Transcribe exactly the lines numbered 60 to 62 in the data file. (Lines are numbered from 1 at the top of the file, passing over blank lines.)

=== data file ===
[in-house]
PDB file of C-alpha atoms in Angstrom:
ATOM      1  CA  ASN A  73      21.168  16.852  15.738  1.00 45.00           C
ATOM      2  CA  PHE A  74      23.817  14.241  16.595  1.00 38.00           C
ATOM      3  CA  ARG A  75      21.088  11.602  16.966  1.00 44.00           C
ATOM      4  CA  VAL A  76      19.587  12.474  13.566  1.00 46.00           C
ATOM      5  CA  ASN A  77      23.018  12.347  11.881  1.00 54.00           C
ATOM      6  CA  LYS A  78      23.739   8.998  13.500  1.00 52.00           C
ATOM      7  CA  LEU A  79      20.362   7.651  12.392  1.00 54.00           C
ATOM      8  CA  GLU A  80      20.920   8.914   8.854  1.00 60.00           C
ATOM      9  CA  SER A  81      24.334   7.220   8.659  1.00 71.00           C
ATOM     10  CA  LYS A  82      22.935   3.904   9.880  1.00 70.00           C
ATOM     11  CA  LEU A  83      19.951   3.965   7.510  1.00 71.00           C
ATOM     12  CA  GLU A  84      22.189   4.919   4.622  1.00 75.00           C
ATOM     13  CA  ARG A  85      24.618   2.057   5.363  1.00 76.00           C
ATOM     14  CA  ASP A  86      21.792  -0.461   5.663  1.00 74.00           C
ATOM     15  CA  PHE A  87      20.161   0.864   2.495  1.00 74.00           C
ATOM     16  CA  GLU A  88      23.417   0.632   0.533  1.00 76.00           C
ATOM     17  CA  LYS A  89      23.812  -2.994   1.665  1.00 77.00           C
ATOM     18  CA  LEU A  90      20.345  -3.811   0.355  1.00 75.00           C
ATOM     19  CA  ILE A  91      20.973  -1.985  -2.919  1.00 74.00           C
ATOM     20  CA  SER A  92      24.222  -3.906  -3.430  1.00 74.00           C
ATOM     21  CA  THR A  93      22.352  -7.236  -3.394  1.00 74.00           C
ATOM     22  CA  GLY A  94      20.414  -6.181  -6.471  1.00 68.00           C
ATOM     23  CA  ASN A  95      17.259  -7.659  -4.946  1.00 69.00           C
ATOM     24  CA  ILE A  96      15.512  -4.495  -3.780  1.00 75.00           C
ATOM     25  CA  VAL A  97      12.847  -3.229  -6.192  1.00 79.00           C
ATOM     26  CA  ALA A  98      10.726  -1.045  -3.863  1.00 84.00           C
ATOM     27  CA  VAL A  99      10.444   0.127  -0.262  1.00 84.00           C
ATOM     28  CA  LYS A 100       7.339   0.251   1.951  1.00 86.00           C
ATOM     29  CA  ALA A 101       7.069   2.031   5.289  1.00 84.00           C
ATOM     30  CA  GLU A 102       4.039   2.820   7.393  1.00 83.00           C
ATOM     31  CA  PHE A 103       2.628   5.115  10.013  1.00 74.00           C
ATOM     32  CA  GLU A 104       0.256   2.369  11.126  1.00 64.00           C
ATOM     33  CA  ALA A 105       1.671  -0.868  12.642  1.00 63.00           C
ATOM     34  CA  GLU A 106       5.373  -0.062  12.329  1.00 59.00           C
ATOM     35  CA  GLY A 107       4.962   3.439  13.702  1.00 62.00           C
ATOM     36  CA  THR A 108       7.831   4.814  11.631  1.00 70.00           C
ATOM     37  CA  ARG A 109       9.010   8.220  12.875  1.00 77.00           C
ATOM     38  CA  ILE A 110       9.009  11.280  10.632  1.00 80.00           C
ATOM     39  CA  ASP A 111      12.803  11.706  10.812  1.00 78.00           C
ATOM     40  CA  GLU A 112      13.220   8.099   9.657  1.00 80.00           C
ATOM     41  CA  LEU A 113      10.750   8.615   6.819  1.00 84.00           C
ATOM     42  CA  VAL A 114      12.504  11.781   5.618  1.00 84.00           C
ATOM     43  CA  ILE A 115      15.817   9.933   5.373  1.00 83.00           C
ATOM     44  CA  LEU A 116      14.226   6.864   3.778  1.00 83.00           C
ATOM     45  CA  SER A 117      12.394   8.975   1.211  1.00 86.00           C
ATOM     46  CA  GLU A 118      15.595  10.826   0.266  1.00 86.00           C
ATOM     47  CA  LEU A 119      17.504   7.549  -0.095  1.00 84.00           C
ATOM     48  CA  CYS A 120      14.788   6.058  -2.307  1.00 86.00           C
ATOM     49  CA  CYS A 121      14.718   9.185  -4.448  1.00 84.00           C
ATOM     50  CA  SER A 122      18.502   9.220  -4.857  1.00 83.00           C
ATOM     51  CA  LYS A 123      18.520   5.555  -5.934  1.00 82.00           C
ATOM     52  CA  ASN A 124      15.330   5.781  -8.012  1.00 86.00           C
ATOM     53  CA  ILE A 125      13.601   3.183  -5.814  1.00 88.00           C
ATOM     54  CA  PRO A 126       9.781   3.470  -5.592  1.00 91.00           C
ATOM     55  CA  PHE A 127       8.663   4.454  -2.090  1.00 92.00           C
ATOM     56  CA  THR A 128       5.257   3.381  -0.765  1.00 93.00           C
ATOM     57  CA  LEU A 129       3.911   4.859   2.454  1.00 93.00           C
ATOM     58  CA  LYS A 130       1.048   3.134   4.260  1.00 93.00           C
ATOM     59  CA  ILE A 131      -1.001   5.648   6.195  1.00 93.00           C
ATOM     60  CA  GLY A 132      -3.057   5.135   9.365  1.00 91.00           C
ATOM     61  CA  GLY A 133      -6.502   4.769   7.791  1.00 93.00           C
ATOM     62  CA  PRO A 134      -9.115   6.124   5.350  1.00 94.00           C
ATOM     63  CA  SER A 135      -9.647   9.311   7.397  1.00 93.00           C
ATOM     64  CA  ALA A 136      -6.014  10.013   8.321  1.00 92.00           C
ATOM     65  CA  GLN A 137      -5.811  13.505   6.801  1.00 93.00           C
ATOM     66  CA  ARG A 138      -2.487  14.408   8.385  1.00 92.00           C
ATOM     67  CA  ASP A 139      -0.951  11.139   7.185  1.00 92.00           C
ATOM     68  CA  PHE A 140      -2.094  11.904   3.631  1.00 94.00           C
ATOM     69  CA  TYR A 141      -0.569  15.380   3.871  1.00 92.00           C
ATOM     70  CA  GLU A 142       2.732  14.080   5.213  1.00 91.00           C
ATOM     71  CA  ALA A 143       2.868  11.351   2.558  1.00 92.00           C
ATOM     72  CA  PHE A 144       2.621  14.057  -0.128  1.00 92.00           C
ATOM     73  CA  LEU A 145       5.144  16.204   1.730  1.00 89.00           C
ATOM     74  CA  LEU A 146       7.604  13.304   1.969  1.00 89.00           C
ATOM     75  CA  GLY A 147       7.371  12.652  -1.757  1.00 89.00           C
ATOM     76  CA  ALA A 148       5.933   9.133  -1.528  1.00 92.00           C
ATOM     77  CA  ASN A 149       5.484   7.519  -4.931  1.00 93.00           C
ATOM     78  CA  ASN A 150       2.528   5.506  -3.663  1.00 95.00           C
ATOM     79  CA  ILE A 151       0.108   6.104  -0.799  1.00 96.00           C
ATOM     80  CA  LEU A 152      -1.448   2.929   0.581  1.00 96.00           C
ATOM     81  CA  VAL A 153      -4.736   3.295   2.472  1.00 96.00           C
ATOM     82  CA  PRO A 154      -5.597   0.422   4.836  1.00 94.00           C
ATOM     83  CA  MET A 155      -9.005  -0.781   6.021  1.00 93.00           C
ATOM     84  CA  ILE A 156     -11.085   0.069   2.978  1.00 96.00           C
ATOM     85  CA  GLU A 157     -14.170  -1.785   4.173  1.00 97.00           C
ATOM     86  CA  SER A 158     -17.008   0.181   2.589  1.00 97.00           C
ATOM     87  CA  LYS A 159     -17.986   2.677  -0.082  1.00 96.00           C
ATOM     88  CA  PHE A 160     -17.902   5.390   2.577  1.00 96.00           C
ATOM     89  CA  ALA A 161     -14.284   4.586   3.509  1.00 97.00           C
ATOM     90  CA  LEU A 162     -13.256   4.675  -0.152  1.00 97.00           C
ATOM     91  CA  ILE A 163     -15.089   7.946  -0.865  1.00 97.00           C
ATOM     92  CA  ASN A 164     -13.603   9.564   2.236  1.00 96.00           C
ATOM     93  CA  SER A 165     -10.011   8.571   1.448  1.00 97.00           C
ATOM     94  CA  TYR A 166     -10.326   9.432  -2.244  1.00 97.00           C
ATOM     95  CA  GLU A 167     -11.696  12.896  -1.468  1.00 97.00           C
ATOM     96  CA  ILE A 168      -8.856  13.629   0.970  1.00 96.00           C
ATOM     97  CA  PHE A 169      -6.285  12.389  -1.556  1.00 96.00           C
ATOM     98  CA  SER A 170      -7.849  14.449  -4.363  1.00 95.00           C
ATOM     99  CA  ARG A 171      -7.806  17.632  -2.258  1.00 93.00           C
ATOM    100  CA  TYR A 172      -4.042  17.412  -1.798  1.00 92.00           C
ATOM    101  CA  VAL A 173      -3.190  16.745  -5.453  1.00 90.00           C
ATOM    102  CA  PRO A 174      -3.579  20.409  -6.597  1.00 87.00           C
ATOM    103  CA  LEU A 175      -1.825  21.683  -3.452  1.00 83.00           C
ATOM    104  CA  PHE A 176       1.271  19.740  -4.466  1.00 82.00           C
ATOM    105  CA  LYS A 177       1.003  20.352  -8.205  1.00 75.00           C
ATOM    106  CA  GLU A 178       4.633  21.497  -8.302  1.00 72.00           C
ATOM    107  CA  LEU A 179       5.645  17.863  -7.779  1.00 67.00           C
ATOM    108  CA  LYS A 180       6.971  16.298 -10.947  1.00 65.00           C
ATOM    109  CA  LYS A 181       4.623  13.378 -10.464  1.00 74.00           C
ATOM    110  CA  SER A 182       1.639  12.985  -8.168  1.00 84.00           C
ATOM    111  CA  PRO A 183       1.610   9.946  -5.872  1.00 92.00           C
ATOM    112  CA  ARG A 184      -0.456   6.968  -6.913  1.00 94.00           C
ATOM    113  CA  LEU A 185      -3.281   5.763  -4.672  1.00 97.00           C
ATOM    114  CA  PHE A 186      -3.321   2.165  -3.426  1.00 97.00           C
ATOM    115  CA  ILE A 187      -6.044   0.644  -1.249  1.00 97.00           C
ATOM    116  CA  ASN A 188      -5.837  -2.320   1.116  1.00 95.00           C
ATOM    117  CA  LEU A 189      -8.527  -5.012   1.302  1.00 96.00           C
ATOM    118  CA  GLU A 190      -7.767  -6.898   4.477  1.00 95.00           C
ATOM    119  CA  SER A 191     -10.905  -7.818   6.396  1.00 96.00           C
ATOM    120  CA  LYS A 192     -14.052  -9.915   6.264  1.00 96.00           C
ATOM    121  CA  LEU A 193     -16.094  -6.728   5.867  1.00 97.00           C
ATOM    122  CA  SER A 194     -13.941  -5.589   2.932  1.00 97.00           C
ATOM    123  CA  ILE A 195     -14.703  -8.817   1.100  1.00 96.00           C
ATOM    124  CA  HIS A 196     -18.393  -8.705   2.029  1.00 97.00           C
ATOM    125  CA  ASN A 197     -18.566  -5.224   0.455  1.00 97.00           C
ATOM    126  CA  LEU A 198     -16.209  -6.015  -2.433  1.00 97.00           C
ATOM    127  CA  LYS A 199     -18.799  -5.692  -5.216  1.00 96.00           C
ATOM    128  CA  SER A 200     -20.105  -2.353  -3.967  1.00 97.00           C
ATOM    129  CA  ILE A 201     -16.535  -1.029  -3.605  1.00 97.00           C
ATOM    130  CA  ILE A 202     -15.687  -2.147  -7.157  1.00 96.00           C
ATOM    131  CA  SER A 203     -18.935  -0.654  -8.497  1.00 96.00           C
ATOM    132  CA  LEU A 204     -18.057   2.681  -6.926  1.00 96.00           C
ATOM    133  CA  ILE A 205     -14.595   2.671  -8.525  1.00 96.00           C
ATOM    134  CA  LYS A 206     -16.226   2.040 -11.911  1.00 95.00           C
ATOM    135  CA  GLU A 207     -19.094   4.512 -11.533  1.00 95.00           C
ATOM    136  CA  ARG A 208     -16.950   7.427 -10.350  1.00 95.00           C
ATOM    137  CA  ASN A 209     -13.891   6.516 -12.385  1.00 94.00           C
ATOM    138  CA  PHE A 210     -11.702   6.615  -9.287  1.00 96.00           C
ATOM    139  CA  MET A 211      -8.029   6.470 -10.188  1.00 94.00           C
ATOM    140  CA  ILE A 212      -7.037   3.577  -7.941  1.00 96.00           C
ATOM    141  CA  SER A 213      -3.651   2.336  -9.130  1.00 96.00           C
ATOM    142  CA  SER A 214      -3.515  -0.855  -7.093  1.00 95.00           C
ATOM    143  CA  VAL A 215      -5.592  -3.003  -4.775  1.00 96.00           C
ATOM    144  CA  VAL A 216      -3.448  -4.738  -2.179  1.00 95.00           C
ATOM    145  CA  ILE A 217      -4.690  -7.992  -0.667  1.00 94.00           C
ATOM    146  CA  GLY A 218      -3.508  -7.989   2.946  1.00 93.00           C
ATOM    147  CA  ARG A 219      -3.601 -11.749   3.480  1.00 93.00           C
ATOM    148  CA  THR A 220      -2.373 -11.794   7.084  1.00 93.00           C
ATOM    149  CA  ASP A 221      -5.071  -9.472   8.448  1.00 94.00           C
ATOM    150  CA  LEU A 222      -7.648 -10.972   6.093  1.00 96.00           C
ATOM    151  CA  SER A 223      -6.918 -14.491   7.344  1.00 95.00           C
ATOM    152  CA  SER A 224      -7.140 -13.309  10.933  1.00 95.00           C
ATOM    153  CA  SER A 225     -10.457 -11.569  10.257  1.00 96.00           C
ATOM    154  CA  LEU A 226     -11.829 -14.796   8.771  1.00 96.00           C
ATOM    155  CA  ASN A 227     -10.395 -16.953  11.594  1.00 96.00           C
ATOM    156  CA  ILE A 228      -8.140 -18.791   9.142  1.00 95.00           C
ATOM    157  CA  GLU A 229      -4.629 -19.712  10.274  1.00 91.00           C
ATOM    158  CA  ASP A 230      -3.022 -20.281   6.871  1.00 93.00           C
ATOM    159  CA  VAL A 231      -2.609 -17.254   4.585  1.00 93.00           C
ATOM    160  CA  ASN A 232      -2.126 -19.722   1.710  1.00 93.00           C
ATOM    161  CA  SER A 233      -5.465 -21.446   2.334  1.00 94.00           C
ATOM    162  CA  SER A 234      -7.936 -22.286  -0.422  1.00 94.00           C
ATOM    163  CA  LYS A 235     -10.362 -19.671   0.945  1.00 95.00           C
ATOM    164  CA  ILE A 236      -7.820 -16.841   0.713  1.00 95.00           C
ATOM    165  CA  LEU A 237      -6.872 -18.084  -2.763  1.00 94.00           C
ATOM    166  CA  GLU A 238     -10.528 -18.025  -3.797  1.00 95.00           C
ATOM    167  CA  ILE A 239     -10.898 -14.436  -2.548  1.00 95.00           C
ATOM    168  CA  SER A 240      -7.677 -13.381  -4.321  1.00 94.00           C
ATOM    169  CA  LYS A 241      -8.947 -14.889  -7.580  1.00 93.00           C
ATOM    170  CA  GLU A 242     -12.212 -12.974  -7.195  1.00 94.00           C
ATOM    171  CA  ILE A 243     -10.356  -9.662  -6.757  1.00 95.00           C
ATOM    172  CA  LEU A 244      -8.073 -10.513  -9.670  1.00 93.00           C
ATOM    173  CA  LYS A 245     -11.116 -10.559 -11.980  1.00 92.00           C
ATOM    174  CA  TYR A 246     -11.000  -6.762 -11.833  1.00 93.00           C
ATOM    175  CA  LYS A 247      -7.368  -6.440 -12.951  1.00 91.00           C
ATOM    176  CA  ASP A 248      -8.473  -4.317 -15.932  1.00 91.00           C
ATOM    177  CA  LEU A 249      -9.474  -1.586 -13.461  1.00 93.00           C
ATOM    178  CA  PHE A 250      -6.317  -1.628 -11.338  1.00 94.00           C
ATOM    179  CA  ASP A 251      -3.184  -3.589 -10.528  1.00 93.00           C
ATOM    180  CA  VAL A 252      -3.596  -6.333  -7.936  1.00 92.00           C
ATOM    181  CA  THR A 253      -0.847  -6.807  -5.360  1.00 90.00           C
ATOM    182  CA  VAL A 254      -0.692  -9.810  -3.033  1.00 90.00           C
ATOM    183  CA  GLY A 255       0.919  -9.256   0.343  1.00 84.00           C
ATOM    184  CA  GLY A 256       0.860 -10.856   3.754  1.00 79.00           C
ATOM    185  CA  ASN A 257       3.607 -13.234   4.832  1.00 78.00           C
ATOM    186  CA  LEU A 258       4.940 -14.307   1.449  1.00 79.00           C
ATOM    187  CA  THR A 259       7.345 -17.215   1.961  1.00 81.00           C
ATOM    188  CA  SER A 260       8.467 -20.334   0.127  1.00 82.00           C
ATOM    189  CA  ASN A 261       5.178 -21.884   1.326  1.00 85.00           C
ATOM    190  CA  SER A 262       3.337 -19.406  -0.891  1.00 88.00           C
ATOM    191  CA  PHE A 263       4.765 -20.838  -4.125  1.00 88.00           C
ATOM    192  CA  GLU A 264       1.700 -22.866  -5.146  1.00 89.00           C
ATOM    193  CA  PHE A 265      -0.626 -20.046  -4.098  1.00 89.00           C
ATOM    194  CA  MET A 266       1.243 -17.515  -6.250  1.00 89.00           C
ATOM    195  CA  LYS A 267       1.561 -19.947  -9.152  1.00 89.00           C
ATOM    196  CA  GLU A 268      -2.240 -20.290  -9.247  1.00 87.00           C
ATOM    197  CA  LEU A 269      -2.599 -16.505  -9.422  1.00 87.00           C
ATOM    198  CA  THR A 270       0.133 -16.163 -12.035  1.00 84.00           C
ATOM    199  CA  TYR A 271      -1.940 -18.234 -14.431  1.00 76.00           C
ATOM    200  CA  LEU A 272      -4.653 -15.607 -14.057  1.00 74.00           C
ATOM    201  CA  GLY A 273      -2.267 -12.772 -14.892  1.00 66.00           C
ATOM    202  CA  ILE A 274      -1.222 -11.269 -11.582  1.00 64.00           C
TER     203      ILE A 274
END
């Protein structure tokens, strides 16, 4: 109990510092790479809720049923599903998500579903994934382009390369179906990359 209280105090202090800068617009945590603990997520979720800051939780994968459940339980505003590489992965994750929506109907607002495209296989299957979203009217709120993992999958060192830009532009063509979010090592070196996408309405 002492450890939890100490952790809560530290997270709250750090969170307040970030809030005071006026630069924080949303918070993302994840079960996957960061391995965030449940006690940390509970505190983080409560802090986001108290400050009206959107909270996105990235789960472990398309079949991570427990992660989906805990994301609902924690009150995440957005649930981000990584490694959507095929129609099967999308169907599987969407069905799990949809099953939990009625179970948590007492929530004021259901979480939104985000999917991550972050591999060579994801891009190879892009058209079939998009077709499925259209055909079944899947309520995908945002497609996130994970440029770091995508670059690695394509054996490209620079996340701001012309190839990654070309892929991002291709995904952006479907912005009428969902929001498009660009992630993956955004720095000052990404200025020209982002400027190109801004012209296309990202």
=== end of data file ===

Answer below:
ATOM     58  CA  LYS A 130       1.048   3.134   4.260  1.00 93.00           C
ATOM     59  CA  ILE A 131      -1.001   5.648   6.195  1.00 93.00           C
ATOM     60  CA  GLY A 132      -3.057   5.135   9.365  1.00 91.00           C